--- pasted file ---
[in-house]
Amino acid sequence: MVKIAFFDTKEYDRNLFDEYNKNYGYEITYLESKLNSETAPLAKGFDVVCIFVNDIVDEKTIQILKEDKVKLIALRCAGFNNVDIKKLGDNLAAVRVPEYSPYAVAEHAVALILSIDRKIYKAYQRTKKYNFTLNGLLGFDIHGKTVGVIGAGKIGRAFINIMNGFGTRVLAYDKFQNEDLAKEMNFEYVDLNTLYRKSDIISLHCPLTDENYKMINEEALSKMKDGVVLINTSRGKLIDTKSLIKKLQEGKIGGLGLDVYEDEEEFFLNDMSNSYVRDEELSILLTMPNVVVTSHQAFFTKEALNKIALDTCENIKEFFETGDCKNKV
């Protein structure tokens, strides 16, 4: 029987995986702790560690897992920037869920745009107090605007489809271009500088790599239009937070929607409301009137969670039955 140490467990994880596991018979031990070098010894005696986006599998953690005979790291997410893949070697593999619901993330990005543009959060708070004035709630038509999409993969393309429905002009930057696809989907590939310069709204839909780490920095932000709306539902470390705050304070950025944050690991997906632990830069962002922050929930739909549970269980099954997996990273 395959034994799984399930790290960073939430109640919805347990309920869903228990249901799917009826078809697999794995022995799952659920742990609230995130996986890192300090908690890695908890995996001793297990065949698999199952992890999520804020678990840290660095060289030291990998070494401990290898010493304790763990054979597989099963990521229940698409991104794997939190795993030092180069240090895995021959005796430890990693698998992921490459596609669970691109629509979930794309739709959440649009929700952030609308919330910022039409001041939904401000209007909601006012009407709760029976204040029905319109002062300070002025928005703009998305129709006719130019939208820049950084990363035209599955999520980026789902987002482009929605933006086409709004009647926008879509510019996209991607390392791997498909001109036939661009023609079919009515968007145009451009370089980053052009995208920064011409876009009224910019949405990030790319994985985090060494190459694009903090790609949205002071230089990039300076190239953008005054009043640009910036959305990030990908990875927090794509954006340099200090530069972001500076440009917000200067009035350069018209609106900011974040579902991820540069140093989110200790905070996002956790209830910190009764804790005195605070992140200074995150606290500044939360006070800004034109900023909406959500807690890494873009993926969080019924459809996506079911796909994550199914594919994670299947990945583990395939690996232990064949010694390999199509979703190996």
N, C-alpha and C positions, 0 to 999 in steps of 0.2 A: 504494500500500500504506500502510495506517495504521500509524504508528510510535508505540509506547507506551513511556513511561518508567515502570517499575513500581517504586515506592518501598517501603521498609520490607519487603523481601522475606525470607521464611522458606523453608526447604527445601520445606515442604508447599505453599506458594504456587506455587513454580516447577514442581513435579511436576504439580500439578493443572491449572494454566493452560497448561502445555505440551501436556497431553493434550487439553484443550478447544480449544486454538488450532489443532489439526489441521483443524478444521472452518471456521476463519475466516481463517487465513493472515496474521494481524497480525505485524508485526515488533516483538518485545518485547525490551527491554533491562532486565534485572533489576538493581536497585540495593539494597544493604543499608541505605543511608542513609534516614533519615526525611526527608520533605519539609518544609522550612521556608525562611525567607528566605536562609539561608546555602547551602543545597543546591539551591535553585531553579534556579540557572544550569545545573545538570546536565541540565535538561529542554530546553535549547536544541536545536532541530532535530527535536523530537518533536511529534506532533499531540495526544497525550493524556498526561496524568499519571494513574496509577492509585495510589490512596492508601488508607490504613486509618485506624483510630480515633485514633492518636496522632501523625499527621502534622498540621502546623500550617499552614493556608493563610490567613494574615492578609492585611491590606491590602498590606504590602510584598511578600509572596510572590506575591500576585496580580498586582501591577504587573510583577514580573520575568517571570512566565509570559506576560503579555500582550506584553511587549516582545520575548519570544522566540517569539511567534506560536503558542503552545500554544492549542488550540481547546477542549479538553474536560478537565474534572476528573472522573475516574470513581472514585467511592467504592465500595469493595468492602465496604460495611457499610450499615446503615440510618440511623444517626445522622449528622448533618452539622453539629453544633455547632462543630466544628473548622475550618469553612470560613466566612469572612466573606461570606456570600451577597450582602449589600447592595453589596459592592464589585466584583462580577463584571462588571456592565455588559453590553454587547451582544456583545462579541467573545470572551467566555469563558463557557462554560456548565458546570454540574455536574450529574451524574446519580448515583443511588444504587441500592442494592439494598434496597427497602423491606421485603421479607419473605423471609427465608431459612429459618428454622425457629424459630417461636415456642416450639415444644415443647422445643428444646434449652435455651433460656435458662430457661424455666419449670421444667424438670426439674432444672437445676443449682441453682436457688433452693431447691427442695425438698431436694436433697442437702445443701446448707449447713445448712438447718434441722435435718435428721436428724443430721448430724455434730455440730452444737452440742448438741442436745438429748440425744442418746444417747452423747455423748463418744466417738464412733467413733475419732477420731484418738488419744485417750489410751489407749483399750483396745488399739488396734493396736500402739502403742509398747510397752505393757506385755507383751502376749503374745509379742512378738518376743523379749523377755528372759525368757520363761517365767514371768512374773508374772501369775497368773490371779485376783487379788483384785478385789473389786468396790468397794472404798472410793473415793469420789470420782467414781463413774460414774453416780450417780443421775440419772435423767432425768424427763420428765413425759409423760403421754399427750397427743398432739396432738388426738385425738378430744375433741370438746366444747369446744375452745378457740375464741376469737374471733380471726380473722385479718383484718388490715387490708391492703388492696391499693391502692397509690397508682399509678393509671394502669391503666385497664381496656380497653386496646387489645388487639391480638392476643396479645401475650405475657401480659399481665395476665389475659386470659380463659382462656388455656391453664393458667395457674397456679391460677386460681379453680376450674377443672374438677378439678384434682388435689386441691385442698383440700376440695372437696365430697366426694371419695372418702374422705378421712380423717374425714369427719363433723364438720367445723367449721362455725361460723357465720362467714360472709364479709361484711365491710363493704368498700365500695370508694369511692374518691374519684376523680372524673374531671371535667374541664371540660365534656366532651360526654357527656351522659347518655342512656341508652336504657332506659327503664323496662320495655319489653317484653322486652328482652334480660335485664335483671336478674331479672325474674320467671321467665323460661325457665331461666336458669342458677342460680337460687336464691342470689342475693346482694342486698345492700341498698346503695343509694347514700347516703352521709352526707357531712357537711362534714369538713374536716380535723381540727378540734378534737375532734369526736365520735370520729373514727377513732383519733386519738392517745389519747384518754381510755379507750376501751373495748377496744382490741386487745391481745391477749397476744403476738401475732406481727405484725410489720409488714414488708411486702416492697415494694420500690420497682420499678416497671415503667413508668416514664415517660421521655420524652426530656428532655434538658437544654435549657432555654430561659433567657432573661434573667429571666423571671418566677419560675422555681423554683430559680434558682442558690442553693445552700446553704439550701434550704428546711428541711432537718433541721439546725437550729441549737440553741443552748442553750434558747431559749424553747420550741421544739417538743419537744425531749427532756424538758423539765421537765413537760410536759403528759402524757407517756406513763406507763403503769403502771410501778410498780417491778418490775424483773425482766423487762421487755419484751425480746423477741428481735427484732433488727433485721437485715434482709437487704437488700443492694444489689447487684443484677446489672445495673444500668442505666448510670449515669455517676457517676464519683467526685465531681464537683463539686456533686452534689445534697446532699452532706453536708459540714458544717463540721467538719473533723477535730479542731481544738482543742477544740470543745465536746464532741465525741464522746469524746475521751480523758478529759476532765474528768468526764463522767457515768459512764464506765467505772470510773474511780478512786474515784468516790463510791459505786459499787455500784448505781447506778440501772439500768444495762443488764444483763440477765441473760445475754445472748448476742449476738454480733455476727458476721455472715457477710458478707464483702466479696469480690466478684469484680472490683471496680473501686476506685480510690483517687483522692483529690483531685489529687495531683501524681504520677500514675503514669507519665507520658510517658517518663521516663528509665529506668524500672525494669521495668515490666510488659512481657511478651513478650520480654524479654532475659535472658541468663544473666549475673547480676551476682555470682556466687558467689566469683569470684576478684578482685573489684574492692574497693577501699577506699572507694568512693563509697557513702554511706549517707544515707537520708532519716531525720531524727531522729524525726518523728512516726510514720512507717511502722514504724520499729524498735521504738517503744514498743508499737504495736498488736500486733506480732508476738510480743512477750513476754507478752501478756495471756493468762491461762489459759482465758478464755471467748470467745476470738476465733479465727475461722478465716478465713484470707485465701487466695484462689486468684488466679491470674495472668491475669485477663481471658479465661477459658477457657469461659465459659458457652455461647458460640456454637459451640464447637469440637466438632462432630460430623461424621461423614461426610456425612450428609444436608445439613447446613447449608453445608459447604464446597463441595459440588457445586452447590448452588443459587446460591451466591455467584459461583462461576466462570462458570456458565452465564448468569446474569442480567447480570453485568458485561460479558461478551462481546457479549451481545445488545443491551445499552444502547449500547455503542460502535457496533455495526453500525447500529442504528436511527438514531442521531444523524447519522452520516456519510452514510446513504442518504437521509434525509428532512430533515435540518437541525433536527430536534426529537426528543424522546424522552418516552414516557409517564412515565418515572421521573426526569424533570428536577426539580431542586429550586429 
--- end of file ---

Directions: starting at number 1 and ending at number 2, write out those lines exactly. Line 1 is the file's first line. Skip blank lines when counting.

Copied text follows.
[in-house]
Amino acid sequence: MVKIAFFDTKEYDRNLFDEYNKNYGYEITYLESKLNSETAPLAKGFDVVCIFVNDIVDEKTIQILKEDKVKLIALRCAGFNNVDIKKLGDNLAAVRVPEYSPYAVAEHAVALILSIDRKIYKAYQRTKKYNFTLNGLLGFDIHGKTVGVIGAGKIGRAFINIMNGFGTRVLAYDKFQNEDLAKEMNFEYVDLNTLYRKSDIISLHCPLTDENYKMINEEALSKMKDGVVLINTSRGKLIDTKSLIKKLQEGKIGGLGLDVYEDEEEFFLNDMSNSYVRDEELSILLTMPNVVVTSHQAFFTKEALNKIALDTCENIKEFFETGDCKNKV